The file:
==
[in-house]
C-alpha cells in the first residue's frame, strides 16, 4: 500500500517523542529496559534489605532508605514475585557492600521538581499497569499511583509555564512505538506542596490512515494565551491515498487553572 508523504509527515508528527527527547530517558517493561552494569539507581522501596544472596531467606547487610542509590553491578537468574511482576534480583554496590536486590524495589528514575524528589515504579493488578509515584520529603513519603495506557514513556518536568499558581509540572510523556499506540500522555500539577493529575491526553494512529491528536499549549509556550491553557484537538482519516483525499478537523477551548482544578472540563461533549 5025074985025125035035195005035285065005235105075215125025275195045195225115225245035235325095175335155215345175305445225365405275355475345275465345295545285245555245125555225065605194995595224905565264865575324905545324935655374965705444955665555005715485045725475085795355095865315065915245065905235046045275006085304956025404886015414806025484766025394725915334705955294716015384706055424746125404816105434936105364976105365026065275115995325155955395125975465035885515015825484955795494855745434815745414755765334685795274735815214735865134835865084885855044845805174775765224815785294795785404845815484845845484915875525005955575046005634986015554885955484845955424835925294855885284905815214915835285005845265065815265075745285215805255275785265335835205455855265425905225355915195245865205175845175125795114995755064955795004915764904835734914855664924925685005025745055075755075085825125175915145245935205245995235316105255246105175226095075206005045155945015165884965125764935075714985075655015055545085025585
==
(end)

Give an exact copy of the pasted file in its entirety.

[in-house]
C-alpha cells in the first residue's frame, strides 16, 4: 500500500517523542529496559534489605532508605514475585557492600521538581499497569499511583509555564512505538506542596490512515494565551491515498487553572 508523504509527515508528527527527547530517558517493561552494569539507581522501596544472596531467606547487610542509590553491578537468574511482576534480583554496590536486590524495589528514575524528589515504579493488578509515584520529603513519603495506557514513556518536568499558581509540572510523556499506540500522555500539577493529575491526553494512529491528536499549549509556550491553557484537538482519516483525499478537523477551548482544578472540563461533549 5025074985025125035035195005035285065005235105075215125025275195045195225115225245035235325095175335155215345175305445225365405275355475345275465345295545285245555245125555225065605194995595224905565264865575324905545324935655374965705444955665555005715485045725475085795355095865315065915245065905235046045275006085304956025404886015414806025484766025394725915334705955294716015384706055424746125404816105434936105364976105365026065275115995325155955395125975465035885515015825484955795494855745434815745414755765334685795274735815214735865134835865084885855044845805174775765224815785294795785404845815484845845484915875525005955575046005634986015554885955484845955424835925294855885284905815214915835285005845265065815265075745285215805255275785265335835205455855265425905225355915195245865205175845175125795114995755064955795004915764904835734914855664924925685005025745055075755075085825125175915145245935205245995235316105255246105175226095075206005045155945015165884965125764935075714985075655015055545085025585